It was our wedding day.


To add to this wedding post I thought I’d share my vows with you all. Not only because I’m happy to declare them in front of a global digital audience, but because I’m proud of them, and proud of the woman I was lucky enough to say them to.


My love, you are such a warm wonderful beacon in my life. You fill my days, my thoughts, and my arms in the best way possible. The most Holly way possible. A way that makes me grateful. A way that makes me centred. A way that adds something special to any given day. 

I love the years we have spent together and the life we have built. I love you. Your inquisitiveness, your quiet strength, your easy company, your cheeks. I love what’s inside your head, and without it. You are my favourite person, and a life with you is the best life I can imagine.

So, I promise to climb mountains with you. Be they metaphorical mountains made up of life’s challenges or your personal goals, or real ones made of dirt and stone. Either way I promise to walk and climb along side you, encourage and support you, joke and mock insult you all the way up and down the other side.

I promise to have fun with you. Be it on a big badass adventure, or a quiet night at home. I promise to watch cartoons, go to parties, sing in cars, read books, have long chats, send you cute animal pictures, aggressively grab your butt, and kiss your face. I promise to do these things on the easy days, and, especially, on the hard ones.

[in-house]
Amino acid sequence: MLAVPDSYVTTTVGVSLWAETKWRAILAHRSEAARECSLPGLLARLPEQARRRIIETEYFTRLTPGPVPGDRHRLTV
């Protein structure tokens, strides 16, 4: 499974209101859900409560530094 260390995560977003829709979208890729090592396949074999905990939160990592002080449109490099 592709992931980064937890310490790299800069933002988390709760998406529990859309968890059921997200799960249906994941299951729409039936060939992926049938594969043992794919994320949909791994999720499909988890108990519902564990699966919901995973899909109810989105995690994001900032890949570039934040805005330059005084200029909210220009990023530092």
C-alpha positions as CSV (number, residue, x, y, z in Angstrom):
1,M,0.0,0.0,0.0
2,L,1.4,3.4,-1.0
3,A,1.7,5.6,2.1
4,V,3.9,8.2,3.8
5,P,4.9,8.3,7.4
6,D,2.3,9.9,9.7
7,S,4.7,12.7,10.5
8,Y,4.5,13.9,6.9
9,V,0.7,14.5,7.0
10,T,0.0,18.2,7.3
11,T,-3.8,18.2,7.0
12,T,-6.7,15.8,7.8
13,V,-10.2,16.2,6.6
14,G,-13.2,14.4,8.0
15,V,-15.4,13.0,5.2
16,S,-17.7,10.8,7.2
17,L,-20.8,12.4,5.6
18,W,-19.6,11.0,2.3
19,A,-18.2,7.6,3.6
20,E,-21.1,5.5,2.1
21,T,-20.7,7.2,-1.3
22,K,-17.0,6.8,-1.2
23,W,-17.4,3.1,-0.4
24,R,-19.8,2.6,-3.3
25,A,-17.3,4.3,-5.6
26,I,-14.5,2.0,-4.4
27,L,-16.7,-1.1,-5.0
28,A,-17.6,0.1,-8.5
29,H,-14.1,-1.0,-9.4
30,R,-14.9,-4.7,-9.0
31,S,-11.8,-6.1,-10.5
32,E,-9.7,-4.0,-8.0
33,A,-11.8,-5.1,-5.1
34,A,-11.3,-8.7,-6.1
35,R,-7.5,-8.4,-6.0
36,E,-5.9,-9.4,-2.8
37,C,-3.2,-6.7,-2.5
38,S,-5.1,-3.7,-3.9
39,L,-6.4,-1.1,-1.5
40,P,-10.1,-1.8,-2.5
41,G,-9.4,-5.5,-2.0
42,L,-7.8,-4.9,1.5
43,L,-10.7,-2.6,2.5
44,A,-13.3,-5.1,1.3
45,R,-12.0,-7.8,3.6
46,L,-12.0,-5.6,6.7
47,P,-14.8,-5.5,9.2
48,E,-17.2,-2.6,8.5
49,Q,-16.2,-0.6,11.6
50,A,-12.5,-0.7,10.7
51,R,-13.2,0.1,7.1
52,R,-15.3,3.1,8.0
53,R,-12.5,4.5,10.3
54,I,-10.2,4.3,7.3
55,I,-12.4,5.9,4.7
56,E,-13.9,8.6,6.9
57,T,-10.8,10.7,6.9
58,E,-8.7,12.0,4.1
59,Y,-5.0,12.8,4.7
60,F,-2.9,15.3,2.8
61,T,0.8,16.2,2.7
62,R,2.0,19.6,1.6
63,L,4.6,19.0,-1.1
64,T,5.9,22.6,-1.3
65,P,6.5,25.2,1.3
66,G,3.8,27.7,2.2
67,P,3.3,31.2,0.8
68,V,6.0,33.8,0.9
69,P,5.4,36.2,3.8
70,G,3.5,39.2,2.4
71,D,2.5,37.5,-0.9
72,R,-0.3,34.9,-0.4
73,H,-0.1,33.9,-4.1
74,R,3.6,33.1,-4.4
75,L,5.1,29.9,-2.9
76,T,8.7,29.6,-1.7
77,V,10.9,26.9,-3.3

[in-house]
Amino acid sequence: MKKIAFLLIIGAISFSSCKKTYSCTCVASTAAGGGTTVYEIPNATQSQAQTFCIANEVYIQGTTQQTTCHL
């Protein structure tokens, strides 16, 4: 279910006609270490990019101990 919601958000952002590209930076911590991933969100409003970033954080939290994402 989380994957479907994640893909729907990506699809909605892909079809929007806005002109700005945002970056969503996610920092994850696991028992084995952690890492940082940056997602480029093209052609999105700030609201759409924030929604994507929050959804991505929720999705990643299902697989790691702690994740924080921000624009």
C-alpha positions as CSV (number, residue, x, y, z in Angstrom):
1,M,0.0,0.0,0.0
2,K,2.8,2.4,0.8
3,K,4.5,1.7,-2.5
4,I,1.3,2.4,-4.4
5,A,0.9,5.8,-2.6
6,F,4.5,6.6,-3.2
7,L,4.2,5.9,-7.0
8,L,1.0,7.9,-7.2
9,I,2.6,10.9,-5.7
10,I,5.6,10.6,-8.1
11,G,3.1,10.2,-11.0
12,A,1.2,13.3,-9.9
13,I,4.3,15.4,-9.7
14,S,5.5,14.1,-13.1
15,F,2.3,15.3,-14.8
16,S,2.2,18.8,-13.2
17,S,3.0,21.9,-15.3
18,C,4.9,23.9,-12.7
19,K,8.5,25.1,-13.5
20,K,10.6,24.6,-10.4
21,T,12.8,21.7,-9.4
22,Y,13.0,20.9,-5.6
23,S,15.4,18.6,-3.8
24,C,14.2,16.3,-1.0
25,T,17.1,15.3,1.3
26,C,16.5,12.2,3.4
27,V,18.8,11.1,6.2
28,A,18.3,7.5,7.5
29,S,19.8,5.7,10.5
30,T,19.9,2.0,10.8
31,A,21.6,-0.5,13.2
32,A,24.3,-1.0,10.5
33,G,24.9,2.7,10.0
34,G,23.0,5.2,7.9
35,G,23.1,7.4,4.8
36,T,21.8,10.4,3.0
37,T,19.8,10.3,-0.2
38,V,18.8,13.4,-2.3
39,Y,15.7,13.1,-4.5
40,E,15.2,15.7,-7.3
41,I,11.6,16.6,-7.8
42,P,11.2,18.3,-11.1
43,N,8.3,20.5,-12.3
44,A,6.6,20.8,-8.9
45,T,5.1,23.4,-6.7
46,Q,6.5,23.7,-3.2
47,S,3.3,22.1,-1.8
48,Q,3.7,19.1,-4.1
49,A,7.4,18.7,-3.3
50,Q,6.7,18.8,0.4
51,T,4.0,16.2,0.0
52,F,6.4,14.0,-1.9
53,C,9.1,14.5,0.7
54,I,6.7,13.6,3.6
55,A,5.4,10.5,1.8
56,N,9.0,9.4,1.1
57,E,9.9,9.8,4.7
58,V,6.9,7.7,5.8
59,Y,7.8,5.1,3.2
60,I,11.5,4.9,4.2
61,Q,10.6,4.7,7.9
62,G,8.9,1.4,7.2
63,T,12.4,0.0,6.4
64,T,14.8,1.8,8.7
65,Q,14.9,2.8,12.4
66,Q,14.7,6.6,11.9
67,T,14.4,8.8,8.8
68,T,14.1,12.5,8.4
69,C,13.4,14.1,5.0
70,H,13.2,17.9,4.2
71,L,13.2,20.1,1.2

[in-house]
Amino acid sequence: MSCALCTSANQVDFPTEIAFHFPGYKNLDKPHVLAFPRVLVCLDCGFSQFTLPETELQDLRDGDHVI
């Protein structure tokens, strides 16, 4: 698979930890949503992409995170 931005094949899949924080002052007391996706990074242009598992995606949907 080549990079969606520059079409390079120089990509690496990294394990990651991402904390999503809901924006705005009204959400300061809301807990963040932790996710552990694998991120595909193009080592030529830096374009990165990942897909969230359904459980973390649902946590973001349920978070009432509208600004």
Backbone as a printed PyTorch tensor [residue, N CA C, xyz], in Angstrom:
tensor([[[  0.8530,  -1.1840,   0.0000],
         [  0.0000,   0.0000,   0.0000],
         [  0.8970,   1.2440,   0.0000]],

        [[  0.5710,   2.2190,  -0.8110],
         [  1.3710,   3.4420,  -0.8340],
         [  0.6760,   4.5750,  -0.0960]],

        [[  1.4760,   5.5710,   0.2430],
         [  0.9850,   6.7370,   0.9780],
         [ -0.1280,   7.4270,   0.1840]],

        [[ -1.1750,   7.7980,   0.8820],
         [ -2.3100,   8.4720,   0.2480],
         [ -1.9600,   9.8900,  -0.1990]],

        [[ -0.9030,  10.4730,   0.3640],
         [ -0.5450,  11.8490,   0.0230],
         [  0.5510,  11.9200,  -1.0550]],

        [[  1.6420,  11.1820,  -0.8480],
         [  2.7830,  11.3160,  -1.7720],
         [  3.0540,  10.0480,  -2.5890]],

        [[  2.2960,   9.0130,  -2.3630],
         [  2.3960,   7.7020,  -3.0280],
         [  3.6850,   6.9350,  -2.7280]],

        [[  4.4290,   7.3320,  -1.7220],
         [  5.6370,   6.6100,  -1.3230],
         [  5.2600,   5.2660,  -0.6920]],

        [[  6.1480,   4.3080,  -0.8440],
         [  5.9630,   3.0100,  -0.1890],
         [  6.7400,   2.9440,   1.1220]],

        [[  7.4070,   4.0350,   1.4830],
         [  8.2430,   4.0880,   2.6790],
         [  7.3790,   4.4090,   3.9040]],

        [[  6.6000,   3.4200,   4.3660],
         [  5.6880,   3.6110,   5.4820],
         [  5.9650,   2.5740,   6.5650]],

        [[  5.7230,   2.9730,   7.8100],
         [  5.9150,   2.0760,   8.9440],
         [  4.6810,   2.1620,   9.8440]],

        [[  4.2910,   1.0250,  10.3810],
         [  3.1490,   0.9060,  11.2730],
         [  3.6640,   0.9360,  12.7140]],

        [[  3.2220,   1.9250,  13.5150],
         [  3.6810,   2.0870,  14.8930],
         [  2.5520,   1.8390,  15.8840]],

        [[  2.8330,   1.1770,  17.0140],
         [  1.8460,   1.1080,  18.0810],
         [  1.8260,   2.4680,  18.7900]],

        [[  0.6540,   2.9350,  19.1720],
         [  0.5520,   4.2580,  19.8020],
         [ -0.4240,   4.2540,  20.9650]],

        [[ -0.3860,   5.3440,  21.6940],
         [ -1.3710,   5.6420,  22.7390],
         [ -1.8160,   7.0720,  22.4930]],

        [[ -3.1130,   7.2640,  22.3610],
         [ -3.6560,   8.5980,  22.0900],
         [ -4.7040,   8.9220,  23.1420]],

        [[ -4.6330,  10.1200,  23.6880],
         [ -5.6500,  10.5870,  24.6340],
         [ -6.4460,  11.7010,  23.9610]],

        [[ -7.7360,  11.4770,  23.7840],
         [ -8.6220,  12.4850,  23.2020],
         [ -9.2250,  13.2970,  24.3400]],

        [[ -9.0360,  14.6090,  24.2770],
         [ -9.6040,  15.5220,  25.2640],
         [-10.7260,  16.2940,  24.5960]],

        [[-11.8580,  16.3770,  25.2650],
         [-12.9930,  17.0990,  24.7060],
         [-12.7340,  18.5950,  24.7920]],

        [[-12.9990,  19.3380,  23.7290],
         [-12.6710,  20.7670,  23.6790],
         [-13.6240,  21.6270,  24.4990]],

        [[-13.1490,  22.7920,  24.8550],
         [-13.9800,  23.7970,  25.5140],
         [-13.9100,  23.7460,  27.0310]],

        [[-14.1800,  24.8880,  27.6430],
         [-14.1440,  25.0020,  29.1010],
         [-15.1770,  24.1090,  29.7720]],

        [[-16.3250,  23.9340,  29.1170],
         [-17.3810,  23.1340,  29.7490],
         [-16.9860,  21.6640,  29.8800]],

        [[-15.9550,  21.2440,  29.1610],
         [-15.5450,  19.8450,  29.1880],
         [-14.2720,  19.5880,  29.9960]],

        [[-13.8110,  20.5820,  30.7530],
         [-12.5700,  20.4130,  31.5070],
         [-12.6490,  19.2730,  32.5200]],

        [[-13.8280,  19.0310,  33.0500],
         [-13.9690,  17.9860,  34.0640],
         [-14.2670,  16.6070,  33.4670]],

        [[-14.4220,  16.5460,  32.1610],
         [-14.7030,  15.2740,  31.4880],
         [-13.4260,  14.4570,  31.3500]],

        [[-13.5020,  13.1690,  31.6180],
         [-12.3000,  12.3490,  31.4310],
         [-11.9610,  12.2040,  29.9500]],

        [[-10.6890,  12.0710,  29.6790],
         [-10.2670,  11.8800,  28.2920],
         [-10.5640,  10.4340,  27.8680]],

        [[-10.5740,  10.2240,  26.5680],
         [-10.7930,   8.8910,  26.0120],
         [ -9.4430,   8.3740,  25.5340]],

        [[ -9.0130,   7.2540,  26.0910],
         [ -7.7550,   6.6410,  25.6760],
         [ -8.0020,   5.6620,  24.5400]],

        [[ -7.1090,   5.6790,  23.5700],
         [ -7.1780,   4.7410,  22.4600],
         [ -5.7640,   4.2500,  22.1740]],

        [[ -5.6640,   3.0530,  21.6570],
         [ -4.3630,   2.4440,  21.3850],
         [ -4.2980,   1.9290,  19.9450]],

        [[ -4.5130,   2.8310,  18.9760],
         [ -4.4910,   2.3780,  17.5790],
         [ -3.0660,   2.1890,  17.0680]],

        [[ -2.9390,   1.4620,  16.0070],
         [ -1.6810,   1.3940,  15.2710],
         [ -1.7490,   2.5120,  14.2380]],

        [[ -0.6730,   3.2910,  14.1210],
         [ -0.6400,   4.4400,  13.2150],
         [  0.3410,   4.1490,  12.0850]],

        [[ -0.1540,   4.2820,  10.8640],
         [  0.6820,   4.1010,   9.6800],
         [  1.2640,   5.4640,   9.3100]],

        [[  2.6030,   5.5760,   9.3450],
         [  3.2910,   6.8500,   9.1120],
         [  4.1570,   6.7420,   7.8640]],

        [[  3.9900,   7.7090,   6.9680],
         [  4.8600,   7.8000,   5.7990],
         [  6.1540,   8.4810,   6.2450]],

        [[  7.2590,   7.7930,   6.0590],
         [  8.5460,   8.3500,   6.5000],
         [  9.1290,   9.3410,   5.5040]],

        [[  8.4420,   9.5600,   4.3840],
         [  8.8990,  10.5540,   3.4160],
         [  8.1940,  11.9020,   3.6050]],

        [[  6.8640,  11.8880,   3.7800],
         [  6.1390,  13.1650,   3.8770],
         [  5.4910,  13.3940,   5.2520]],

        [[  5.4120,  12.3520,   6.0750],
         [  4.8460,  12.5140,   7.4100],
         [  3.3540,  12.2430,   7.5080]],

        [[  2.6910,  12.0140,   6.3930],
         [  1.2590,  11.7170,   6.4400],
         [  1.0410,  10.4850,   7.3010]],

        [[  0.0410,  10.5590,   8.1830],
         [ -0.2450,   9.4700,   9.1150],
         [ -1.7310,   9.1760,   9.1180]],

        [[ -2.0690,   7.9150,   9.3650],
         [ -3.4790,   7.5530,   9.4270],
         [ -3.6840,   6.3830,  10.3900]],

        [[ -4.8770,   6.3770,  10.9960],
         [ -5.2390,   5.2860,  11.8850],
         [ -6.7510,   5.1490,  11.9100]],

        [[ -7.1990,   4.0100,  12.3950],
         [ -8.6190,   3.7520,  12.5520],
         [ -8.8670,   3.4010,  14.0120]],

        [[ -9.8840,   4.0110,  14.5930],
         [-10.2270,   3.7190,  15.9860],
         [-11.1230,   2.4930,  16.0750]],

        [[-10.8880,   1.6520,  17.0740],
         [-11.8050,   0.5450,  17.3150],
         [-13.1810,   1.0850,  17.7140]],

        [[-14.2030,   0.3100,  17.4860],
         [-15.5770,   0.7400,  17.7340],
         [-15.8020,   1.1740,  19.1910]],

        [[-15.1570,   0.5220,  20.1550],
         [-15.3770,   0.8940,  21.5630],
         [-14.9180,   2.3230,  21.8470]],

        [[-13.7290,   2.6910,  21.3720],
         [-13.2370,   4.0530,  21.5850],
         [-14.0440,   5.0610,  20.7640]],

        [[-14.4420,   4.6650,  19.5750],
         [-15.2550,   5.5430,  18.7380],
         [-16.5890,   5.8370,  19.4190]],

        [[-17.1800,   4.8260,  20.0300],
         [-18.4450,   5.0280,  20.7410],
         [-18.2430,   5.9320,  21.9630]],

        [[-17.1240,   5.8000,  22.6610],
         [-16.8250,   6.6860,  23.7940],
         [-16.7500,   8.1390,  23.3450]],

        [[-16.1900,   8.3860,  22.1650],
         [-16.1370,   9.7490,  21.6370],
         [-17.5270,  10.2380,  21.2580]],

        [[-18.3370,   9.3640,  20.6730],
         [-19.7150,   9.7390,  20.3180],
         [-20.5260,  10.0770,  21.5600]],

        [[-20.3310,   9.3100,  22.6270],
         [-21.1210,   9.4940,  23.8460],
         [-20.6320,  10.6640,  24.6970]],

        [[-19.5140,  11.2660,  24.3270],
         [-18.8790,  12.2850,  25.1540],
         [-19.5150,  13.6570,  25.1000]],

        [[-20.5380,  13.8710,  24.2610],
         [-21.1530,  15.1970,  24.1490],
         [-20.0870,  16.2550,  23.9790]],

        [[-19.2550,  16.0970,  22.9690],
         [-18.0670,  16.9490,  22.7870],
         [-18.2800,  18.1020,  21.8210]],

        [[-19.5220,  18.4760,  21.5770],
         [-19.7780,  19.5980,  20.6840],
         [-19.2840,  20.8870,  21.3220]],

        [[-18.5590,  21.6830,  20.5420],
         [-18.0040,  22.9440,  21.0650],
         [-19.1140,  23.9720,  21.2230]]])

I promise to be your partner. To do extra chores when I know you’re low on time. Help you look for something that you’ve lost. Give you a shoulder massage just because. To listen when you need to talk, have patience when you’re flustered, to use what small influence I have to make your life a little bit easier and a little bit better, and thank you when you do the same for me.

I promise to love you. To respect, appreciate, and value all the things that make you you. To squeeze you overly tight when I’m full to bursting with that love or to whisper it gently in a more restrained and less rib damaging way. To look for all the ways I love you and remind myself just how lucky a man I am.

And I promise to keep updating these promises. To add subsections and amendments and entirely new promises as our lives grow and change. To keep you and them always in my mind and my decisions and my actions.

I promise to choose you, every single day.


Talk soon